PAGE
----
It feels like a nature conservation marketing dream, but we are getting closer to the day when we can ask people to eat a chocolate bar to help save a rainforest.
Let me explain...
The RSPB is developing a chocolate bar, made from cocoa grown by local farmers living around the Gola Rainforest National Park in Sierra Leone - home to endangered pygmy hippos and chimpanzees, as well as more than 300 bird and 600 butterfly species.
By working with the Conservation Society of Sierra Leone, Government of Sierra Leone, Twin & Twin Trading, BirdLife International, and with support from Comic Relief, we are empowering more than 2,000 farmers, living around the National Park, to join forces to form the Goleagorbu Cocoa Producers Organization. Our team is providing training, equipment and technical support for farmers in sustainable farming practices, so they are able to protect the forest, whilst improving the productivity and quality of their shade-grown cocoa (which supports more birds than traditional farmland).
This is one of the mechanisms by which the partnership supports 24,000 people with improved local livelihoods and food security, whilst ensuring that the National Park is protected.
Now, the UK is a major consumer of chocolate (the fourth largest in the world) and the majority of cocoa is produced in the tropical forested region of Africa and is grown by small-scale farmers. Most cocoa farmers suffer from high levels of poverty, due at least in part to cocoa’s low price and lack of supportive infrastructure. Critically, farmers only receive a very small percentage of the overall value of a chocolate bar – somewhere between 3-6%.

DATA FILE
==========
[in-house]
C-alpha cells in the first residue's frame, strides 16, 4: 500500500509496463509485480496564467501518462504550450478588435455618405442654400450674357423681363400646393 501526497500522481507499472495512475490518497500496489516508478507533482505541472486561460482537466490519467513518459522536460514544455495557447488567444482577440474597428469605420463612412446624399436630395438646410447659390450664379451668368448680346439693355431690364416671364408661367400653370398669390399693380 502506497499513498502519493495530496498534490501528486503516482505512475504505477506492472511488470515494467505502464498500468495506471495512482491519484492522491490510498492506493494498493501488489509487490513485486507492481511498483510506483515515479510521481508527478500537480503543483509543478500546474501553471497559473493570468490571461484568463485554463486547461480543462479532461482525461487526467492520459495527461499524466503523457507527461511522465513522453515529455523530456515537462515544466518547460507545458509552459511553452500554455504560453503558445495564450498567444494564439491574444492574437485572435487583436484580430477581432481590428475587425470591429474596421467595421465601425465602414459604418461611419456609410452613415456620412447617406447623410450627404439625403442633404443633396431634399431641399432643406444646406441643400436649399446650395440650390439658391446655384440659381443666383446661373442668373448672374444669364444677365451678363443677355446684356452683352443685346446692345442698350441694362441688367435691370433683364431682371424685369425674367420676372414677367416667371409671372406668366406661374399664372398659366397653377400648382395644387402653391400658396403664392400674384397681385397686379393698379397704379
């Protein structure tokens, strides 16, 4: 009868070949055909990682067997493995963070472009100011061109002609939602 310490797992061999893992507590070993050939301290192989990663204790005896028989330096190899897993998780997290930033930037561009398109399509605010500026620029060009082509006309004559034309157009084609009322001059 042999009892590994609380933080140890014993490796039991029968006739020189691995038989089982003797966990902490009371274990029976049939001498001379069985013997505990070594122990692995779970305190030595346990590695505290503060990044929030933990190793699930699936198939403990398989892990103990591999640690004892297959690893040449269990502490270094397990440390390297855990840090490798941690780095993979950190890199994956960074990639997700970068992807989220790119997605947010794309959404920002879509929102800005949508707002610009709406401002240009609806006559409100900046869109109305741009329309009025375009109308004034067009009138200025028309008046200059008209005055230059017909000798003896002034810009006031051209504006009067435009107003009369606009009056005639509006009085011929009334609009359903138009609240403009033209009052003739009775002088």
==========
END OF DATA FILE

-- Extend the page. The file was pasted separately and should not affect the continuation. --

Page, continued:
Cocoa farmers face many challenges in developing a livelihood from cocoa, and often struggle with low production due to old trees, limited technical capacity, lack of access to premium markets, and lack of income to invest in improvements. This not only perpetuates high levels of poverty, it also drives tropical forest loss, as farmers clear new areas for planting more cocoa to support themselves. This, along with the development of sun-tolerant hybrids, which allow for more intensive, full-sun cocoa plantations, has driven significant tropical forest clearance in the main West African cocoa growing countries, of an estimated 2.3 million ha between 1988-2007 (see here).
And the ultimate driver for this is our love of chocolate.
Industry awareness of the need to address cocoa driven deforestation is increasing, with recent announcements from the 12 biggest cocoa companies committing to zero deforestation cocoa supply chains. This is a very important step, and whilst there are a lot of challenges for achieving this ambitious commitment, there also a lot of opportunities, as cocoa can be grown in ways that are better for biodiversity and marketed in ways that are better for the cocoa farmers. Our work with our partners on the the Gola Rainforest Cocoa project is demonstrating this.
We are therefore very excited to have in our hands, the first, very exclusive, sample chocolate bars from Gola (shown below), and I can say from personal experience that they taste delicious. We are now planning to develop the chocolate bars for sale in our own shops.
While the RSPB spends much of its time tackling the impact of our actions on wildlife at home in the UK, we need to grow our understanding and reduce the impact of our footprint of our consumption on wildlife around the world. My hope is that Gola Rainforest chocolate will provide a practical example of how we can tread more lightly on the planet.
I look forward to sharing Gola Rainforest chocolate very soon...
Images courtesy of Nicolas Tubbs (cocoa and chocolate bar) and Jonathan Barnard (farmer planting)
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